safety of the system. In this paper we propose two network based models for the U.S. air-traffic control. The first model deals with the dual objectives of monitoring congestion over the high altitude jet routes while minimizing transportation costs. The second model deals with the optimal flow of departing flights through major airports to avoid delays at the destination. The use of mathematical programming tools for studying problems in civil aviation originated with Ferguson and Dantzig (1957). More recently Bielli et al. (1982) developed a linear multicommodity network model for traffic flow near the Rome airport. Booth and Harvey (1983) proposed an integer programming formulation for minimizing traffic delays. Friedman (1986) discussed a pacing algorithm for determining the optimal velocity of aircrafts for meeting a prescribed schedule. The aforementioned models brought insight to the flight control problem and were well received by practitioners - refer to the proceedings of the Princeton Conference (1983). However, although the plausibility of these models is evident, they are far from being implementable. First, they do not consider in an integrated fashion the risk associated with a particular economic-efficient policy. Second, no attempt was made to evaluate these models using real data from large scale instances or to develop computationally tractable algorithms for their analysis. The work described here deviates from earlier research in several factors: (1) it integrates in a unified framework the congestion (as a risk surrogate) and cost components of air-traffic control; (2) emphasizes computationally efficient solution of these models by integrating advances in numerical optimization, network flow theory and supercomputing; and (3) evaluates the applicability of these models using real data from a representative sector of the Indianapolis control center over a six-hour time interval. The paper is organized as follows: Section 2 gives details of the air-traffic control models describing the network structure. The development of a prototype for the Indianapolis control sector is discussed in Section 3, followed by a presentation of the solution methodology (i.e. numerical optimization and supercomputing) in Section 4. Computational results are presented in Section 5.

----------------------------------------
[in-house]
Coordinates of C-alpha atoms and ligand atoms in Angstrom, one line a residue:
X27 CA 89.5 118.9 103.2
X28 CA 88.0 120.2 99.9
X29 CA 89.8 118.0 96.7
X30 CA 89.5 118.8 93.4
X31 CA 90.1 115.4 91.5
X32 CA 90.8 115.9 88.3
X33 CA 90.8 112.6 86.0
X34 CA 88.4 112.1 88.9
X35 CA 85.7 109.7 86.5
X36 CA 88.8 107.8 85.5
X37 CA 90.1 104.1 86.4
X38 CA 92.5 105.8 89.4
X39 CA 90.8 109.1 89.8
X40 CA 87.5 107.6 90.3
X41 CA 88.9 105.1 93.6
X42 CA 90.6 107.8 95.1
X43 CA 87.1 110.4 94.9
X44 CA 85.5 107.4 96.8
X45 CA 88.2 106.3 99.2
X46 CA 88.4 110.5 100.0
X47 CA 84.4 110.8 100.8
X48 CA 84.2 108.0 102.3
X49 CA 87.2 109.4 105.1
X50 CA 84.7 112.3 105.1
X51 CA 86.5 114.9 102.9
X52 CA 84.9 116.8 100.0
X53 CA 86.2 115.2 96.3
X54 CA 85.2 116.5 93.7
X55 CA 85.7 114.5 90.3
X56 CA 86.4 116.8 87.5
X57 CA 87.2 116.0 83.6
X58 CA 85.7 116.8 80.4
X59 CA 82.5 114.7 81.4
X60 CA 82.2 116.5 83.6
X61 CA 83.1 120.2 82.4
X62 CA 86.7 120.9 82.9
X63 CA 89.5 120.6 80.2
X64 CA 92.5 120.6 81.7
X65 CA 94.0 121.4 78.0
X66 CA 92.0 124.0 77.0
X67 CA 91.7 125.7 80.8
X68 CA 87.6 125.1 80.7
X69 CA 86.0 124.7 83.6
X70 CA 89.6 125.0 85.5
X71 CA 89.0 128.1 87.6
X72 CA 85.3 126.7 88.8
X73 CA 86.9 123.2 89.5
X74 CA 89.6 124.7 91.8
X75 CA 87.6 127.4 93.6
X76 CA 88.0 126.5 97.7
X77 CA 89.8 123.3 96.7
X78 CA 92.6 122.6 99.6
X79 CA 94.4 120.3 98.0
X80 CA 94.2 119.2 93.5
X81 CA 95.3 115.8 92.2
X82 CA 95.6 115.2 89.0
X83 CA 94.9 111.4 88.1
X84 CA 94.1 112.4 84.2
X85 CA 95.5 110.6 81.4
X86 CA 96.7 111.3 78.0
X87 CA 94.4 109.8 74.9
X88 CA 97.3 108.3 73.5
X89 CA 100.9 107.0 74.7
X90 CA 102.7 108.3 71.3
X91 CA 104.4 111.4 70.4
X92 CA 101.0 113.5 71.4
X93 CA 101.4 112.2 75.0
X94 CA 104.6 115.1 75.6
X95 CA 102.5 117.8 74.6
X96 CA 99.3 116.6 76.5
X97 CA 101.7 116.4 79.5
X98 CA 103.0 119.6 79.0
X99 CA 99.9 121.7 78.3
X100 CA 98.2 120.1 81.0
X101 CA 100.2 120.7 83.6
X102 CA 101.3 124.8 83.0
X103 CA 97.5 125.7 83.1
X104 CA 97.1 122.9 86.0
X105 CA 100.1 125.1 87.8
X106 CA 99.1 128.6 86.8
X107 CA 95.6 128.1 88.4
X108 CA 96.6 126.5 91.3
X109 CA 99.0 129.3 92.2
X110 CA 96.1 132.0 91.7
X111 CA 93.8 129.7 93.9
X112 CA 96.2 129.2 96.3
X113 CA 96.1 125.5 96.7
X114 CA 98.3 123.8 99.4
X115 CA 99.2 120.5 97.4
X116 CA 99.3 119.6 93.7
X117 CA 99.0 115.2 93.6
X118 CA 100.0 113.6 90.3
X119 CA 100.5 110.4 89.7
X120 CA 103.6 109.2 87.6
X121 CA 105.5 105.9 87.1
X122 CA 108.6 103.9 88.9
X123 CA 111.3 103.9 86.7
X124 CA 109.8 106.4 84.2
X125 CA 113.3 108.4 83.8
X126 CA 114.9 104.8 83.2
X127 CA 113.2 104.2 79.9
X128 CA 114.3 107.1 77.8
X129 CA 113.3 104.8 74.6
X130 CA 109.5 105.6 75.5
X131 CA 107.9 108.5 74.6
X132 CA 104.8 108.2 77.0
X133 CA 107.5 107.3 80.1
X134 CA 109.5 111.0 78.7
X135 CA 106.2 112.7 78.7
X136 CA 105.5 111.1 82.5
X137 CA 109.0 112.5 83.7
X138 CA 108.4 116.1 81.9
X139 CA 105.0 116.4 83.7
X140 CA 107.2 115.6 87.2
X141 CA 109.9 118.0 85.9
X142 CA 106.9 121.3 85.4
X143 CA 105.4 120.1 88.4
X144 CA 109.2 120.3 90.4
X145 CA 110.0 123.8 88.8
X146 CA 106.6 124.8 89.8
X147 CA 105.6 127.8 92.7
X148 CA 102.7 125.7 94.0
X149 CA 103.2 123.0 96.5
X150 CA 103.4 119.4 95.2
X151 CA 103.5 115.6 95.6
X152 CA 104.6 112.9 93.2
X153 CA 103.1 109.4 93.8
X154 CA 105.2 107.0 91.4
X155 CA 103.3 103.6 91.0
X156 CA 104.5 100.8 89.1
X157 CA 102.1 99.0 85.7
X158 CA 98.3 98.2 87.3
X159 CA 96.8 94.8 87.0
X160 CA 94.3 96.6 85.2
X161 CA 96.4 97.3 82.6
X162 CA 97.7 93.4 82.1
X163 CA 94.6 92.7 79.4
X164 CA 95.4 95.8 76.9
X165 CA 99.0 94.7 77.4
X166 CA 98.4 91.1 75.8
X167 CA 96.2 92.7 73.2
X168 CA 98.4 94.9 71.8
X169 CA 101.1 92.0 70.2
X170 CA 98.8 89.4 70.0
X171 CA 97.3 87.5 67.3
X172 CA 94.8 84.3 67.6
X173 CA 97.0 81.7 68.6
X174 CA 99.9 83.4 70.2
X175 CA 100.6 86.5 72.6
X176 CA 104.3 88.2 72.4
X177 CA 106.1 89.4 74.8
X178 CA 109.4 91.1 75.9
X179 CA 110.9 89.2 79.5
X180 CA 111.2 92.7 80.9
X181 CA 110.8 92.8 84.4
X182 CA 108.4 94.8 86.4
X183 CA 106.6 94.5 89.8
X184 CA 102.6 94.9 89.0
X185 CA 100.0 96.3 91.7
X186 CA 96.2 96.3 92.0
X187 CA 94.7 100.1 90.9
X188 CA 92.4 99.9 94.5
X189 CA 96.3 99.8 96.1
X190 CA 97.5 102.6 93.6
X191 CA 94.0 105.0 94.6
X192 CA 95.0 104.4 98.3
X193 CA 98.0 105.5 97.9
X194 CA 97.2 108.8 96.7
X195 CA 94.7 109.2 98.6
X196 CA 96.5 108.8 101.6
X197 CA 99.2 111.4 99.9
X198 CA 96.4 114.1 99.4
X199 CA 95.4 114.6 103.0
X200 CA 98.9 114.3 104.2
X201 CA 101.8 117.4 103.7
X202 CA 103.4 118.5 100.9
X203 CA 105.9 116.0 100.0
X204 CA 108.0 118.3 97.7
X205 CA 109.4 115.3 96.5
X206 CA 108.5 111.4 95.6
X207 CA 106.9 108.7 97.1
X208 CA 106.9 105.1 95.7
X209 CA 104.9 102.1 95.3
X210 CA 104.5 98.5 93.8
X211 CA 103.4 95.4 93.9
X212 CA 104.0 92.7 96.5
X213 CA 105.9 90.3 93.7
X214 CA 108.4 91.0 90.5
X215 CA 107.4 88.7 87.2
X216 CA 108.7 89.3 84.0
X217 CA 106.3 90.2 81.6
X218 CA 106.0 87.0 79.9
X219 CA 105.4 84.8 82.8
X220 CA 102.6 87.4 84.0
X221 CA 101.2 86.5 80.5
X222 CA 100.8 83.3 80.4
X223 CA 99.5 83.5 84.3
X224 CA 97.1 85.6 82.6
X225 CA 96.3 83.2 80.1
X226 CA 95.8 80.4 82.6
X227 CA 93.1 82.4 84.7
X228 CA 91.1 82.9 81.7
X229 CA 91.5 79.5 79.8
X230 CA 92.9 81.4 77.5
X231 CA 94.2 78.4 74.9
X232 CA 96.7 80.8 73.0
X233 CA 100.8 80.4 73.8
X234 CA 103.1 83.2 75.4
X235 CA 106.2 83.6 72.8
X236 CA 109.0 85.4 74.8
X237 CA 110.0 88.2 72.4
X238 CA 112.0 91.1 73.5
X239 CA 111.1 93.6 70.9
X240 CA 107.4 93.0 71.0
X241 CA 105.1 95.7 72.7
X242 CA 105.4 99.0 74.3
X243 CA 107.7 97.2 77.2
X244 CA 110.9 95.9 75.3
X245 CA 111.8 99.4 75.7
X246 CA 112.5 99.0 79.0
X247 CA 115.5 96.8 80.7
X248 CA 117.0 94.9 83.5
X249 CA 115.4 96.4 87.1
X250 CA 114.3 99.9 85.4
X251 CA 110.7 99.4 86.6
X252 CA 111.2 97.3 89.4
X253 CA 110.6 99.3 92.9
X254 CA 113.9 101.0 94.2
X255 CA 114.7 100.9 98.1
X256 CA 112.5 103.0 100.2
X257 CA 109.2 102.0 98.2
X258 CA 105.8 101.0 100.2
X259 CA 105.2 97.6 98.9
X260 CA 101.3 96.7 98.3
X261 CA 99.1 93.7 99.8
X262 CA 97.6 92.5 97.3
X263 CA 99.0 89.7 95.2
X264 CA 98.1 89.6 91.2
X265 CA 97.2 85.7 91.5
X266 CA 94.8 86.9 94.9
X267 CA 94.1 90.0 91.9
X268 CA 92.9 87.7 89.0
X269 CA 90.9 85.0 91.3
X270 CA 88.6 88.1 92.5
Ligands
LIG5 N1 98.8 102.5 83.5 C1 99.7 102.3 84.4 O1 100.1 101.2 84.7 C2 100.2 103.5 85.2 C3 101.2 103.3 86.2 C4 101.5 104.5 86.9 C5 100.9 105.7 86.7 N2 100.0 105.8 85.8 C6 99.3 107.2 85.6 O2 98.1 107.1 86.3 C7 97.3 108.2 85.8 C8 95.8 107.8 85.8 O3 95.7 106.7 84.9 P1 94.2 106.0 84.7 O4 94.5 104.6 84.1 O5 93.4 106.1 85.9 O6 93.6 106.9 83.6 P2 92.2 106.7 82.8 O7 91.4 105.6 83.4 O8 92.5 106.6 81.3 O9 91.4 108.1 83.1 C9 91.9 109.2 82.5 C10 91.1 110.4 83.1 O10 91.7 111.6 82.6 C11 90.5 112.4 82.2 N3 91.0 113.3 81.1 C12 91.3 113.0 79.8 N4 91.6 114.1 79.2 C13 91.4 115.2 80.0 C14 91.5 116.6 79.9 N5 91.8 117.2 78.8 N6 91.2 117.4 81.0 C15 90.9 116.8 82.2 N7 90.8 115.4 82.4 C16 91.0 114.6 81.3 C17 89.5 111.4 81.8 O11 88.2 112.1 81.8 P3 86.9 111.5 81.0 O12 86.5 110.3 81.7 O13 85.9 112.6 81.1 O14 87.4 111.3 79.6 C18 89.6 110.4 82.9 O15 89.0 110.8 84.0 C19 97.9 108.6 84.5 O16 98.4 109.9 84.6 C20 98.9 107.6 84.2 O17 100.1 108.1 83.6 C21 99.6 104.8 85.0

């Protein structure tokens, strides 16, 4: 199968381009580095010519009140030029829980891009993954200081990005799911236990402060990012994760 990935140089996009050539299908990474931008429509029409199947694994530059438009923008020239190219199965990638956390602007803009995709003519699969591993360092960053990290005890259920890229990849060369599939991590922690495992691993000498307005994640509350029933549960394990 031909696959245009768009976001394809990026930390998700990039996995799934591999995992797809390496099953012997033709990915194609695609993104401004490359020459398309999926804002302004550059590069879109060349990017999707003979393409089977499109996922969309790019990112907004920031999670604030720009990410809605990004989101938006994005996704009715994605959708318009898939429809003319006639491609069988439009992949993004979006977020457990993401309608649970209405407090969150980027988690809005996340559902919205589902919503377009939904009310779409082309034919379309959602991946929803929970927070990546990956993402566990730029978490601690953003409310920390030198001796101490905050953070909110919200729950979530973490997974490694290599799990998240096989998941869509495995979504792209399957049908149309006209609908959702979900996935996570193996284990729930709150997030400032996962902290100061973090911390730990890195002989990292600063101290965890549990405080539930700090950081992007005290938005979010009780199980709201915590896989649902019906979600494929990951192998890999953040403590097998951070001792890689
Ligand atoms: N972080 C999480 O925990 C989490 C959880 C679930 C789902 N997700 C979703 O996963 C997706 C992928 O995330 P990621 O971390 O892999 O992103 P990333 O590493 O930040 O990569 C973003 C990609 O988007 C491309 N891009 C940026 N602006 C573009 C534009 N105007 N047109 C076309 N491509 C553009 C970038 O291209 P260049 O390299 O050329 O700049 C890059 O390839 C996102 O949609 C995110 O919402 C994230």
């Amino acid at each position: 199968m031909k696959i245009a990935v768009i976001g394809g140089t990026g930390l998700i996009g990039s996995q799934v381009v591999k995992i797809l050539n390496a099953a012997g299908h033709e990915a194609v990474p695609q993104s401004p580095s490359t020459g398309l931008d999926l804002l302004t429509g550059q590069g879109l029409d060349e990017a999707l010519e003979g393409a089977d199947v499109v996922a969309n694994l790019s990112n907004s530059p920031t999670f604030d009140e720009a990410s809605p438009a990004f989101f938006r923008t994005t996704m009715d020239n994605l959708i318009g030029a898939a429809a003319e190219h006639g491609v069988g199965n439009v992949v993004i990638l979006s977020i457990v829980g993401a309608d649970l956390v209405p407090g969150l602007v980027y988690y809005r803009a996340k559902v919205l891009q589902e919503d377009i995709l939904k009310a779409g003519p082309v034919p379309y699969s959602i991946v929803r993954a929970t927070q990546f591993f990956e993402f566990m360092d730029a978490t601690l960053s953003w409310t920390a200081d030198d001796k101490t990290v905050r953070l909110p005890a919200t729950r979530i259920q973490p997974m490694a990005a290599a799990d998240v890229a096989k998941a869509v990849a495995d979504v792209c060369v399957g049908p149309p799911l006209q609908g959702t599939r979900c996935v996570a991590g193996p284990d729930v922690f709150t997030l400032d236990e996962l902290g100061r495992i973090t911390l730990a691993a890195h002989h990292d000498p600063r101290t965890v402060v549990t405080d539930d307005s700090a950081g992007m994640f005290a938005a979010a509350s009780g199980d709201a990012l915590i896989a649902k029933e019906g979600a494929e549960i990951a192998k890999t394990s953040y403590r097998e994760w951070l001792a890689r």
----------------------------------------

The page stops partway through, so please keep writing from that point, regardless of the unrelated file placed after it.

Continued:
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The final section discusses possible uses of the model, identifies directions for further research and summarizes the conclusions.

2. Air-traffic control modeling Airspace, for the purpose of air-traffic control, is divided in a number of ways. At heights above 18000 feet all airspace is considered part of the ATC system. This controlled airspace is subdivided horizontally and vertically into some 500 sectors, each one handled by an air-traffic controller and an assistant. As a plane passes from one sector to another it is handled off to a different controller. At the lower altitudes the airspace over busy terminals is designated a terminal control area. All aircraft entering this space - shaped like an inverted cone - must be in contact with a controller. Below the sector airspace and around the terminal control areas general aviation aircraft operates under visual flight rules. In addition to monitoring traffic through individual sectors by the controllers, a computer network calculates the nationwide flow of traffic into some 40 key airports. If an airport is becoming clogged and more airplanes can arrive than can be accomodated, a schedule of ground delays is computed to keep planes from taking off for the congested airports. The overall flow of traffic is therefore determined by possible delays introduced by the centralized system or by alternative routing decisions made by the controllers. We describe now mathematical modeling approaches to these two components of the system. The first model looks at the problem from the controller's point of view, determining optimal altitudes and possible delays to avoid congestion. The second model studies the global problem of smooth traffic flow, prescribing optimal delays at key airports. 2.1. Integrated cost / congestion planning model